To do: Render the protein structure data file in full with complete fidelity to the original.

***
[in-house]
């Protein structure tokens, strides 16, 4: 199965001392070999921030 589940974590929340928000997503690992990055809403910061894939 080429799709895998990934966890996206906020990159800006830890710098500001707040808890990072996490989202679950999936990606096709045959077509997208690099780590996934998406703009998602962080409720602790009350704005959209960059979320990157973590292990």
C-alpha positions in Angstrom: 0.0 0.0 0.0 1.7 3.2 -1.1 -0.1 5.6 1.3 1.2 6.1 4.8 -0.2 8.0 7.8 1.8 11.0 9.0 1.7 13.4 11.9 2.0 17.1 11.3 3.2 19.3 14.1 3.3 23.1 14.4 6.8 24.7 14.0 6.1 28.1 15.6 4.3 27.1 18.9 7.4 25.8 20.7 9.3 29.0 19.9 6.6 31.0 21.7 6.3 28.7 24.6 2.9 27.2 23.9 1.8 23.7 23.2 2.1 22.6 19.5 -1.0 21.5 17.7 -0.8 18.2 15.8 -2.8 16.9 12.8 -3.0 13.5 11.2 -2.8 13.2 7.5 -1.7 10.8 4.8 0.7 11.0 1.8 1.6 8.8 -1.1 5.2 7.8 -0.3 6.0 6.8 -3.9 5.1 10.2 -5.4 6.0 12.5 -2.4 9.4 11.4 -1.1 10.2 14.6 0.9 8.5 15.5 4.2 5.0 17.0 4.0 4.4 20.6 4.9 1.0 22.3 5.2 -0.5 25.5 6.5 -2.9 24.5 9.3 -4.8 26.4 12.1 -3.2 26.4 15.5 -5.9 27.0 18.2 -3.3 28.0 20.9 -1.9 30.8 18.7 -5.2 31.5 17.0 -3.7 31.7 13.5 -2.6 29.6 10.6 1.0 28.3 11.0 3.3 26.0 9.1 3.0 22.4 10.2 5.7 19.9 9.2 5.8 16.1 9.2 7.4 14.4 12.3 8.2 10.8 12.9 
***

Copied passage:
[in-house]
């Protein structure tokens, strides 16, 4: 199965001392070999921030 589940974590929340928000997503690992990055809403910061894939 080429799709895998990934966890996206906020990159800006830890710098500001707040808890990072996490989202679950999936990606096709045959077509997208690099780590996934998406703009998602962080409720602790009350704005959209960059979320990157973590292990």
C-alpha positions in Angstrom: 0.0 0.0 0.0 1.7 3.2 -1.1 -0.1 5.6 1.3 1.2 6.1 4.8 -0.2 8.0 7.8 1.8 11.0 9.0 1.7 13.4 11.9 2.0 17.1 11.3 3.2 19.3 14.1 3.3 23.1 14.4 6.8 24.7 14.0 6.1 28.1 15.6 4.3 27.1 18.9 7.4 25.8 20.7 9.3 29.0 19.9 6.6 31.0 21.7 6.3 28.7 24.6 2.9 27.2 23.9 1.8 23.7 23.2 2.1 22.6 19.5 -1.0 21.5 17.7 -0.8 18.2 15.8 -2.8 16.9 12.8 -3.0 13.5 11.2 -2.8 13.2 7.5 -1.7 10.8 4.8 0.7 11.0 1.8 1.6 8.8 -1.1 5.2 7.8 -0.3 6.0 6.8 -3.9 5.1 10.2 -5.4 6.0 12.5 -2.4 9.4 11.4 -1.1 10.2 14.6 0.9 8.5 15.5 4.2 5.0 17.0 4.0 4.4 20.6 4.9 1.0 22.3 5.2 -0.5 25.5 6.5 -2.9 24.5 9.3 -4.8 26.4 12.1 -3.2 26.4 15.5 -5.9 27.0 18.2 -3.3 28.0 20.9 -1.9 30.8 18.7 -5.2 31.5 17.0 -3.7 31.7 13.5 -2.6 29.6 10.6 1.0 28.3 11.0 3.3 26.0 9.1 3.0 22.4 10.2 5.7 19.9 9.2 5.8 16.1 9.2 7.4 14.4 12.3 8.2 10.8 12.9 